Jack Hammer CEO, Debbie Goodman-Bhyat, recently spoke to Cape Talk’s Koketso Sachane on the topic of interviews, especially that pesky “what are your weaknesses?” question!
Koketso: Such a silly question, what are your weaknesses? “Admitting I have any”. That is what Barbara says on the WhatsApp line. And that is what we are talking to Debbie Goodman-Bhyat about, who is the CEO of Jack Hammer Executive Headhunters. Hello Debbie, thank you for making time to speak to us this afternoon. Some describe it as a silly question but it’s a question that people are asked in interviews. I must be honest I haven’t had a lot of interviews in my life so it’s a question I can’t imagine has come up before for me. How does one even start to tackle this question?
Debbie: Absolutely! What are your weaknesses? What are your strengths? They are absolutely utterly predictable questions that are likely to come up in almost any interview. And they are the kind of thing that one can prepare for because they are expected. I think the real issue is to ask yourself why your interviewer actually asks it in the first place. And it really is around trying to understand whether an individual; whether interviewee is somewhat self-aware. Unfortunately what people do is they do not want to look bad, so they push things and they often make their weaknesses sound like strengths with things like, “You know I am a perfectionist so that gets in the way sometimes” or “I can be impatient when things don’t go as fast as I would like” and they’re wanting to sound like they don’t really have any terrible weaknesses, but those kinds of rehearsed clichés unfortunately do not position oneself as a very authentic or self-aware person because as predictable as the question is, those answered are just as clichéd.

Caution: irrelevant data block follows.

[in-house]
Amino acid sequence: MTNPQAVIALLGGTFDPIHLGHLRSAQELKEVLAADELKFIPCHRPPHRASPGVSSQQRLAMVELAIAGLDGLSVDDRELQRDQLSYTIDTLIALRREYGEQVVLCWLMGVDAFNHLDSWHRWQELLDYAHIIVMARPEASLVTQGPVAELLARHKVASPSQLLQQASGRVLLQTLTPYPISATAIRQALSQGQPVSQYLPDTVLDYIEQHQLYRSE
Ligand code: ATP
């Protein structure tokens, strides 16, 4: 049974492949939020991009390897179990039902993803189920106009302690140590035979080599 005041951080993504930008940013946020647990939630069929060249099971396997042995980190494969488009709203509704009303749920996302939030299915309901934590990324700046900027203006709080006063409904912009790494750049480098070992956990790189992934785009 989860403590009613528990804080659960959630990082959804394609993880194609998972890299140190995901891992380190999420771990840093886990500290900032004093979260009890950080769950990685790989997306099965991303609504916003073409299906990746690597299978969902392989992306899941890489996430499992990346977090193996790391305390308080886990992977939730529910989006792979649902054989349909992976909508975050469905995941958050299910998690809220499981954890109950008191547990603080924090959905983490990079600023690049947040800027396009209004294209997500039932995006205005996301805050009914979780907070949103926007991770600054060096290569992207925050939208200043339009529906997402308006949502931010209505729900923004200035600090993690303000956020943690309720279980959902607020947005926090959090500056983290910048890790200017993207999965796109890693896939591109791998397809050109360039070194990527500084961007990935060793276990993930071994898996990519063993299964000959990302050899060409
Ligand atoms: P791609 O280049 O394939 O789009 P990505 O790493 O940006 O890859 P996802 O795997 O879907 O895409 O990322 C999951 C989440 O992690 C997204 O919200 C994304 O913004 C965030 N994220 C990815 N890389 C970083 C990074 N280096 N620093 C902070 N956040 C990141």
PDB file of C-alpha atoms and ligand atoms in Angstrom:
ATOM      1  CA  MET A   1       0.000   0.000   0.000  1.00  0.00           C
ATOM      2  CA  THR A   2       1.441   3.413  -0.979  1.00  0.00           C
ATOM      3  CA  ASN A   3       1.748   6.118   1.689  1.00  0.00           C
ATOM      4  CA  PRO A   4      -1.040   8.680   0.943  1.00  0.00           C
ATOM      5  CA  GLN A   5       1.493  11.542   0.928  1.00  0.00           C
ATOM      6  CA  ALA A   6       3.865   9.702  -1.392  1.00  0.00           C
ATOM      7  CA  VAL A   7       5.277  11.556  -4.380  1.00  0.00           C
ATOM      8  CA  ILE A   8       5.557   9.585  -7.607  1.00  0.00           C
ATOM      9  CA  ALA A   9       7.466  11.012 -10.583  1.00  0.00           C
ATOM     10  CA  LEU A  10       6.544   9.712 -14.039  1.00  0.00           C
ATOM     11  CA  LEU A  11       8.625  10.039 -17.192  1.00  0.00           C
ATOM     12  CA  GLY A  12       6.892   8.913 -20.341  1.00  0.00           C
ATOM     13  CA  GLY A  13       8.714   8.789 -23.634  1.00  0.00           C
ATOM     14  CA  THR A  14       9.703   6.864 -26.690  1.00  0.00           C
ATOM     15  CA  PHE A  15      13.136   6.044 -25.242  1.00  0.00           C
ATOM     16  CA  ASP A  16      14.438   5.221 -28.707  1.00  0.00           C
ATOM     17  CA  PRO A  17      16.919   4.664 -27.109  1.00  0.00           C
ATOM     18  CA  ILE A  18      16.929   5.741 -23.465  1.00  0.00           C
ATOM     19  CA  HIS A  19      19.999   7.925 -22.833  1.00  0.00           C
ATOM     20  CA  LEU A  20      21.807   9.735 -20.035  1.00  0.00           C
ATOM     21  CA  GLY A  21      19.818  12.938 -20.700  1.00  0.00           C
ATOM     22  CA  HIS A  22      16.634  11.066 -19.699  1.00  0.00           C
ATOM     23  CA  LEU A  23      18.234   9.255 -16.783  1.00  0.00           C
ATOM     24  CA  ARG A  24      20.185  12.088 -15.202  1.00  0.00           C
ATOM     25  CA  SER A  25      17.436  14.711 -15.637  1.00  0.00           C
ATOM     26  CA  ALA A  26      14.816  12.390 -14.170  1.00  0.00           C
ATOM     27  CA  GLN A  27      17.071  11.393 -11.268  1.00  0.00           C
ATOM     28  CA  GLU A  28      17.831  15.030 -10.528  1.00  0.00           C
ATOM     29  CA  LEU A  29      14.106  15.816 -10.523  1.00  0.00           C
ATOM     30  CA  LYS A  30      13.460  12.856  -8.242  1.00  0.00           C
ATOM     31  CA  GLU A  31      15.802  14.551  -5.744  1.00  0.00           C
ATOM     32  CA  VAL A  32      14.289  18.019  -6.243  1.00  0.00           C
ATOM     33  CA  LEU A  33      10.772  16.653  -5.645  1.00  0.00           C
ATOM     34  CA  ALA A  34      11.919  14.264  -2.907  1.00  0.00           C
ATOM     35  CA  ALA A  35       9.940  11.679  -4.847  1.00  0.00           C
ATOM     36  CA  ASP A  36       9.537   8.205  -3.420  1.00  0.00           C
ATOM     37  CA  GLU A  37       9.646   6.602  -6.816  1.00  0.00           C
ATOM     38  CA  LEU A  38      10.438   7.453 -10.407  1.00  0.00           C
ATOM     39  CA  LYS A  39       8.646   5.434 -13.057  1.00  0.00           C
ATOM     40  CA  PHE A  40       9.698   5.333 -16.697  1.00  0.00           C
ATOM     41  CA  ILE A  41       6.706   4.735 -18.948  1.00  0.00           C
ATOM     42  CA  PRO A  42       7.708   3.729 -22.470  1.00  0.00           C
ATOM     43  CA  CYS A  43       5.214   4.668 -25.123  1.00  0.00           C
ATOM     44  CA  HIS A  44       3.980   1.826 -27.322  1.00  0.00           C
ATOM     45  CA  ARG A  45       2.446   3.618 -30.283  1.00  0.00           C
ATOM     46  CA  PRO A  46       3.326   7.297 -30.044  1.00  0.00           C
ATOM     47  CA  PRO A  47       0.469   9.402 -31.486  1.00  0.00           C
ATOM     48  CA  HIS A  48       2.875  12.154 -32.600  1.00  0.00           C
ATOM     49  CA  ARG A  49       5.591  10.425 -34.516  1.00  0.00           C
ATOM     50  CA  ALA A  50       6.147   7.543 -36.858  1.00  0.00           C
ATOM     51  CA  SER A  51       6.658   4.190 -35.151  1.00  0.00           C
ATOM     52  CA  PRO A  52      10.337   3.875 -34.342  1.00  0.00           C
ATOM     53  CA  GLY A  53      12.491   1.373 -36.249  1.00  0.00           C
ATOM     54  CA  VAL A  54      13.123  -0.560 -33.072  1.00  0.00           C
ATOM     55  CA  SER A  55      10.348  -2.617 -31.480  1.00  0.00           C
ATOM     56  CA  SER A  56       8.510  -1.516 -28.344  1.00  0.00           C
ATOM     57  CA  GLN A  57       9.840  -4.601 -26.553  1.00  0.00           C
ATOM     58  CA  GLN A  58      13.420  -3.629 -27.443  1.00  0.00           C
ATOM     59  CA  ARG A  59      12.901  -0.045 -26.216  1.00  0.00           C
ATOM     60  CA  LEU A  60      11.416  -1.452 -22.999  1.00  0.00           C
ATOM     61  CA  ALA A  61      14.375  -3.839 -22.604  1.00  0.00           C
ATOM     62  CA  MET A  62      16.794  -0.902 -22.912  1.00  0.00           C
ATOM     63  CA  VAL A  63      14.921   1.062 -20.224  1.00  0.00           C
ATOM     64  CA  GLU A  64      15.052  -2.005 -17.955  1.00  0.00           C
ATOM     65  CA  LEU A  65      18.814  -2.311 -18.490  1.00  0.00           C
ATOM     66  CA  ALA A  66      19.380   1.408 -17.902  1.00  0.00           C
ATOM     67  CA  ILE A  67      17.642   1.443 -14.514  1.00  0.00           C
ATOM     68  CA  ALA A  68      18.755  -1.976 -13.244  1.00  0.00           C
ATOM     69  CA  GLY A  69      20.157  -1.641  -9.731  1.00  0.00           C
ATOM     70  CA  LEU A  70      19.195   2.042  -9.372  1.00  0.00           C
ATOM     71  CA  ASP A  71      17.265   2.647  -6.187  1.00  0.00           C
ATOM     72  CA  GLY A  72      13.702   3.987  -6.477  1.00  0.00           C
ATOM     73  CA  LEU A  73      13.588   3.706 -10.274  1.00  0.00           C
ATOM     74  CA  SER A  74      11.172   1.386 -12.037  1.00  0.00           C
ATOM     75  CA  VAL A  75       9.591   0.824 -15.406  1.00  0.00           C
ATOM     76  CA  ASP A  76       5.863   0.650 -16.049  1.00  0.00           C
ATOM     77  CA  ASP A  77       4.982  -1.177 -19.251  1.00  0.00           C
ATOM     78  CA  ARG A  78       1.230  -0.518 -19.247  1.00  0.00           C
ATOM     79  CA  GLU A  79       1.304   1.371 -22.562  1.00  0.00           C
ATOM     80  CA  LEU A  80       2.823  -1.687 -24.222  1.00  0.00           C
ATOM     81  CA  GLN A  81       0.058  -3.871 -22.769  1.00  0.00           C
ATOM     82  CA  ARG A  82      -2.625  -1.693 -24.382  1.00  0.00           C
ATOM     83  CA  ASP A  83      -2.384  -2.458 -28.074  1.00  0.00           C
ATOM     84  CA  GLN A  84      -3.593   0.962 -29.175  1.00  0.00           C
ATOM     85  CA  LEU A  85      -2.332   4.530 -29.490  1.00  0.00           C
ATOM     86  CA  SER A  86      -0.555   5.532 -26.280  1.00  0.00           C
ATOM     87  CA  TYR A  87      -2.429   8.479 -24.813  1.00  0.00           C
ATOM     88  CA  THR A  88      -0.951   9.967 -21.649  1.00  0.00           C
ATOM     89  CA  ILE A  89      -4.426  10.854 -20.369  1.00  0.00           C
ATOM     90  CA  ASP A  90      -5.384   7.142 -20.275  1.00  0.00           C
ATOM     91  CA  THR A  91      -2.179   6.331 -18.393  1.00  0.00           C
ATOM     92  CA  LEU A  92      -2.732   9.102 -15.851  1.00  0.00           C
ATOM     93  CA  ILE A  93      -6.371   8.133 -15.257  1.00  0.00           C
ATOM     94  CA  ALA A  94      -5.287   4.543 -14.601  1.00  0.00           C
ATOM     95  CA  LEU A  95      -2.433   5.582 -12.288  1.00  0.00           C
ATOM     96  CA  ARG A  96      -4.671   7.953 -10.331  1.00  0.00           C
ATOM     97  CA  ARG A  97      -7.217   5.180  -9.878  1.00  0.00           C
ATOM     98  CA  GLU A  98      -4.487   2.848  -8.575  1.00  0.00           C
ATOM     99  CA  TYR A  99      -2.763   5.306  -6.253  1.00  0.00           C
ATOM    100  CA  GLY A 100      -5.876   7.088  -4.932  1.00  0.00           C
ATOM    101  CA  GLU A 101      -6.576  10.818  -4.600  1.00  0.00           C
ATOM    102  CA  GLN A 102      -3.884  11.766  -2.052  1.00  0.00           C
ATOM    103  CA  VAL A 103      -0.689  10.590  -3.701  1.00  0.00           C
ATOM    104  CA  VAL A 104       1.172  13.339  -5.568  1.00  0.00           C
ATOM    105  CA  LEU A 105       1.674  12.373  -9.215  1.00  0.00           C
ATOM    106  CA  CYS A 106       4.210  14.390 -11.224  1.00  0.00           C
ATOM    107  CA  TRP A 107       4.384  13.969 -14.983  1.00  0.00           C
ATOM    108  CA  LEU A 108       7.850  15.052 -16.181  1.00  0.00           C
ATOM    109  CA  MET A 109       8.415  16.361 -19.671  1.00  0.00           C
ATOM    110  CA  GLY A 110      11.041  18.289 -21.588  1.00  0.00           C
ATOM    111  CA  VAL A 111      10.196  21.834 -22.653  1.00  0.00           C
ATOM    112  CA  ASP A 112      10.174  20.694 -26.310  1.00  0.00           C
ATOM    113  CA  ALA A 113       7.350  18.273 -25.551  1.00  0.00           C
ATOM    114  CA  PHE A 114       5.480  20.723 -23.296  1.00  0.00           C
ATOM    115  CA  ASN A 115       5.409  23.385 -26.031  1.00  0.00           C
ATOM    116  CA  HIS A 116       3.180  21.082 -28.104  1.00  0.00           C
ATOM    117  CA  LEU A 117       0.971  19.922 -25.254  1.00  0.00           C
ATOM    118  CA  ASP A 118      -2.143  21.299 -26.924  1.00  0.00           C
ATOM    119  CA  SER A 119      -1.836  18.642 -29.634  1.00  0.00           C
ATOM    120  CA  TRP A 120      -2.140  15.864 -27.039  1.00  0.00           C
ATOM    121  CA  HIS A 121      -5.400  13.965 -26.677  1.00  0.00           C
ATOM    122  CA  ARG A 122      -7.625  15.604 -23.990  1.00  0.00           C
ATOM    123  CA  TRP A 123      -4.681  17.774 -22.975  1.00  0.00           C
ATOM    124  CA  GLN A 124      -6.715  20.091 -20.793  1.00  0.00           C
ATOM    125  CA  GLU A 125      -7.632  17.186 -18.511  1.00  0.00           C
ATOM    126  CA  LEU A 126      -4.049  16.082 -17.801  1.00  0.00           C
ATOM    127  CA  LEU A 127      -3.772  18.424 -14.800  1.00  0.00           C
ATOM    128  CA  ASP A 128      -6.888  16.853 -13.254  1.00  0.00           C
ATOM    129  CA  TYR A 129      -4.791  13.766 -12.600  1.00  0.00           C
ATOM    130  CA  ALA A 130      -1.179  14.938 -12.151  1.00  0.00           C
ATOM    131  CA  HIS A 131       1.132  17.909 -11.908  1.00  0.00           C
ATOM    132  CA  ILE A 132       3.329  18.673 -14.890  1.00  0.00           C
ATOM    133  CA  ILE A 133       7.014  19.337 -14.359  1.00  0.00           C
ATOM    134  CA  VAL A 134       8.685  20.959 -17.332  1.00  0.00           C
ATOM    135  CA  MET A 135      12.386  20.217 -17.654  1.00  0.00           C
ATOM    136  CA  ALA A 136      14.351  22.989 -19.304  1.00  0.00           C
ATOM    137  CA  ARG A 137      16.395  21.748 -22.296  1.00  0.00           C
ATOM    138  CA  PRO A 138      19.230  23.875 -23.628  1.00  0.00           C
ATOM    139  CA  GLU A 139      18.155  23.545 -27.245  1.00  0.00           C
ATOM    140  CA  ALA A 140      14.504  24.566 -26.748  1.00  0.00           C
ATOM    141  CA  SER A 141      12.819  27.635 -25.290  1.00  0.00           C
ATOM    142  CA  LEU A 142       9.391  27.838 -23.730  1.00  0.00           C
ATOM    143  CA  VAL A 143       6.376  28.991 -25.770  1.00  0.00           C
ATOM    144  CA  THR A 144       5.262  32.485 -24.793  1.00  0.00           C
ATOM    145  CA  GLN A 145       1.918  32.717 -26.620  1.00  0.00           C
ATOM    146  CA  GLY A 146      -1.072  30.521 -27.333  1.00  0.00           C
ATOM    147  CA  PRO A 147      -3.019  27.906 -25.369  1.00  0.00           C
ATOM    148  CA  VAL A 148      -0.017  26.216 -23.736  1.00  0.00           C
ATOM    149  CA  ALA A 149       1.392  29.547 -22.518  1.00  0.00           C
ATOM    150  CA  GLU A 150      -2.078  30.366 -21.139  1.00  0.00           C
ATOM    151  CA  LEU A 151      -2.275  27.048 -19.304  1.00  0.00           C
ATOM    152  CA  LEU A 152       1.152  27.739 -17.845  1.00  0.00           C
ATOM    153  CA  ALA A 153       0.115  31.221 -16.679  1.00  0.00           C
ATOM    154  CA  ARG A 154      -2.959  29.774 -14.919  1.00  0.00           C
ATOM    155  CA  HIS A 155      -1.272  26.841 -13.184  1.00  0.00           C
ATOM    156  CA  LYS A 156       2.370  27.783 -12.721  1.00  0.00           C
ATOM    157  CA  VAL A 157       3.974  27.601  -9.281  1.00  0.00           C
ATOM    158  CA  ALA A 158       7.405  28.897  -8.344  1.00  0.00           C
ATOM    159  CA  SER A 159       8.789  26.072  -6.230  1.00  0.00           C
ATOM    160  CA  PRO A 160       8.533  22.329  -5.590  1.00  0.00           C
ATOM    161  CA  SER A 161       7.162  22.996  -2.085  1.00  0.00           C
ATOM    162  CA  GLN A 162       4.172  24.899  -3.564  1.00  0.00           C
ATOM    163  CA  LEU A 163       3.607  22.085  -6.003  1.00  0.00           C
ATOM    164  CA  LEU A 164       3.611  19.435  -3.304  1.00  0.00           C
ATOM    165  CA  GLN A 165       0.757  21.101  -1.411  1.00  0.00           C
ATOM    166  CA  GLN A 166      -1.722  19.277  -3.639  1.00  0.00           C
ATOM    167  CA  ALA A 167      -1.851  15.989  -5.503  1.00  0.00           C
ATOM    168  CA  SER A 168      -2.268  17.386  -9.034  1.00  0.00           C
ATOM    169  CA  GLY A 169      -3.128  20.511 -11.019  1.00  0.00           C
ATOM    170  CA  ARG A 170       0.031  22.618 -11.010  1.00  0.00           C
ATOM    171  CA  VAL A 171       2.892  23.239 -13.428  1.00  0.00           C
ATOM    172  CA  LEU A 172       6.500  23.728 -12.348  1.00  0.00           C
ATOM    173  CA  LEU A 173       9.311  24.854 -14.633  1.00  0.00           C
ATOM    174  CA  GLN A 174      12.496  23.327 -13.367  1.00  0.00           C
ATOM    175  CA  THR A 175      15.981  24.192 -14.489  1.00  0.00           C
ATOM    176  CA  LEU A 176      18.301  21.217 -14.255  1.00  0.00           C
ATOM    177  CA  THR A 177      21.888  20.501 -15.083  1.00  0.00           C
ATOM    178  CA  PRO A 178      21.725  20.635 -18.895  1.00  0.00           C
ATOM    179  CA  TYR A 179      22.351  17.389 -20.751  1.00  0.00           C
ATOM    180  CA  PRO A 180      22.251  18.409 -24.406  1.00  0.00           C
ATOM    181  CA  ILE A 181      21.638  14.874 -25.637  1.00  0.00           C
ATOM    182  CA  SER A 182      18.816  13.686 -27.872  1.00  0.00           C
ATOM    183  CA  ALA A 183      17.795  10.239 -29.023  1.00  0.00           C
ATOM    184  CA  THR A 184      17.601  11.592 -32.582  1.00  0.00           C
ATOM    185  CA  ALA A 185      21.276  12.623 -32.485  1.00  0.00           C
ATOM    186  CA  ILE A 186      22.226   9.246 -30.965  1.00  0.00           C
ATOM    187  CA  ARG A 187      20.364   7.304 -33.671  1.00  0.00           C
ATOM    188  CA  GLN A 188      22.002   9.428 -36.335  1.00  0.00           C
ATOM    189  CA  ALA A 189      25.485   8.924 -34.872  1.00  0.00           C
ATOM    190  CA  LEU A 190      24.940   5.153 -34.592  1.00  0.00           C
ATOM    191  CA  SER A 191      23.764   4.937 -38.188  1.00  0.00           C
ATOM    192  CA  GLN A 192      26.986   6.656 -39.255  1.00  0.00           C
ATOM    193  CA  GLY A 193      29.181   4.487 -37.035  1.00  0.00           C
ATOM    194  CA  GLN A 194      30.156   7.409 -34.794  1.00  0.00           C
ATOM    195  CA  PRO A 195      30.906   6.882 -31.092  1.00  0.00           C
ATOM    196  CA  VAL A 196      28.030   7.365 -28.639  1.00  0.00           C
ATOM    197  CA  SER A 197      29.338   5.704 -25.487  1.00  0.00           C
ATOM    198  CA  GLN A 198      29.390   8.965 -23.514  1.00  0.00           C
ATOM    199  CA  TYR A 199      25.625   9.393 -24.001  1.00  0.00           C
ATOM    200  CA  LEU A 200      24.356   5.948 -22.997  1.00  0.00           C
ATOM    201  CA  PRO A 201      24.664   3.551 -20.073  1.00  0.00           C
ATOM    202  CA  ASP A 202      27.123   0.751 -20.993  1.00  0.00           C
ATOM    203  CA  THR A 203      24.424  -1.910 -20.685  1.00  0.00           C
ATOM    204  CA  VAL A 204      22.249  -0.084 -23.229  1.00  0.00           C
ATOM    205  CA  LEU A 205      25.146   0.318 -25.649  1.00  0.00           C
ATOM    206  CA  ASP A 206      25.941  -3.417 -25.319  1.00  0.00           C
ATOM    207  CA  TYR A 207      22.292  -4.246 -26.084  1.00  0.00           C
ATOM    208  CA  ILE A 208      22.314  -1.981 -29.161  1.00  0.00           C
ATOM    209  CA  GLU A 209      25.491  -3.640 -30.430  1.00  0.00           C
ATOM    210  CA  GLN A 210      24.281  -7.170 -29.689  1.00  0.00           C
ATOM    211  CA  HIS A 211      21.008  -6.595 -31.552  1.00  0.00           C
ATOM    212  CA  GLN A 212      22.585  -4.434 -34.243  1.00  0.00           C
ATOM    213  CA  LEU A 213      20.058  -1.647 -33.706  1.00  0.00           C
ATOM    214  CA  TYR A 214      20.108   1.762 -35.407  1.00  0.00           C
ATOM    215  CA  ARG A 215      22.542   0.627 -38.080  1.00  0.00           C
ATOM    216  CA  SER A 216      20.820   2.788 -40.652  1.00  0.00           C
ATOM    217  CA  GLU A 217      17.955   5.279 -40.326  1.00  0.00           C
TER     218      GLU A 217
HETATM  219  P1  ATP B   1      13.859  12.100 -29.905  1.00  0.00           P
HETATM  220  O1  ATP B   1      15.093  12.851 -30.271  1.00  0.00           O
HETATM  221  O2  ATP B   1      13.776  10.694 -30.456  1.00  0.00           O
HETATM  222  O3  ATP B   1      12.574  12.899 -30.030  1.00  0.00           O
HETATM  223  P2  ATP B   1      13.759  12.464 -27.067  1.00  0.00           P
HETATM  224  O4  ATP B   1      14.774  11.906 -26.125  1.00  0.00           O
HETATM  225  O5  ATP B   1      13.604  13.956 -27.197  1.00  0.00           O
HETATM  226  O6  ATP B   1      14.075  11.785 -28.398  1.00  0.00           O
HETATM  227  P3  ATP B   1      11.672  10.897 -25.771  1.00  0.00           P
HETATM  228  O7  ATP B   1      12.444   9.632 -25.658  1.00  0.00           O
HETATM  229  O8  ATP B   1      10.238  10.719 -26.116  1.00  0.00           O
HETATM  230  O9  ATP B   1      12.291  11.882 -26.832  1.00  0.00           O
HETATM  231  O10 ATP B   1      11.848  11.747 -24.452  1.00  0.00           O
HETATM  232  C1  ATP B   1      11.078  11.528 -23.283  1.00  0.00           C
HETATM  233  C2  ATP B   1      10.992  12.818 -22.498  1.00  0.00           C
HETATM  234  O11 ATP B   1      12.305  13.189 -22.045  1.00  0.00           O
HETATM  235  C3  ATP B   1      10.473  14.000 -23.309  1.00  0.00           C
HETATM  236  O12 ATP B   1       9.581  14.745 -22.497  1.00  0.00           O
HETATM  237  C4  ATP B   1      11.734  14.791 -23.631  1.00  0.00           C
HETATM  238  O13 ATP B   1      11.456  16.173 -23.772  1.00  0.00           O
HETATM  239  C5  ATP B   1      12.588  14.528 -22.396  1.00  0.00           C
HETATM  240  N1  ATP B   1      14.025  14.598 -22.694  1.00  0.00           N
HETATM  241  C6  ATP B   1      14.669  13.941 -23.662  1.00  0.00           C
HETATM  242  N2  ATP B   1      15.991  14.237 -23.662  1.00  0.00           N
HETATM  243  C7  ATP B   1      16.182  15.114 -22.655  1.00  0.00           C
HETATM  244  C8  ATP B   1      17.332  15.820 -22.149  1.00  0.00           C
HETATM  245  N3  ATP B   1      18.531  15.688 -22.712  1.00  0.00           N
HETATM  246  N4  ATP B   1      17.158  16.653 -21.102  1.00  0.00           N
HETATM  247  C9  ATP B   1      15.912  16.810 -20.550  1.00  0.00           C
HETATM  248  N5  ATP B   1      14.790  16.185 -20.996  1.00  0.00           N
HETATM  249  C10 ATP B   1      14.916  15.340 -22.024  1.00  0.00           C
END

Koketso: Let’s talk about the relevance of the question itself, you’ve touched on it slightly, but one would argue that in an interview you want to know what’s the best that somebody can do, why do we need to focus on an area that is perceived to be negative because that could surely stand in the way of whether you like somebody or not and the job or not.
Debbie: So, really, the heart of it is less about the answer and more about whether somebody delivers it in a way that comes across as credible or authentic and portrays a level of self-awareness because by virtually raising something that they are aware of as something that trips them up from time-to-time. It makes the interviewer believe or consider that perhaps they’ve started to address that. Now if one can further support one’s answer around this particular thing, “when I am in an environment where I am starting to feel stupid for an example this is how I respond” one can then say that this person has reached the level of maturity and self-awareness, self-appreciation where they have actually being aware and they have started to address some of the things that stand in their way of being successful. That comes across in a very positive light for an interviewer. It’s less about what the detail is and more about the fact that are you are aware of it.
Koketso: Is there a way in which you can get the answer to reflect exactly what you just described because there might be somebody who is going for an interview and the question comes up how do I answer it because I can be extremely honest and find that it was a little bit too much so is there a way that one can coach it?
Debbie: I suppose there is a bit of that TMI or oversharing that some people get into. So one needs to think about the relative measurement balance so definitely don’t air dirty laundry as in if it’s portraying somebody else in a particularly bad light but I think the main point is to raise something that’s real and then support that with an example of where it;’s tripped you up and perhaps support that with an example of how you started to learn to address that. Now if you can really begin to do that in a real and authentic way, you’re going to pass with flying colours.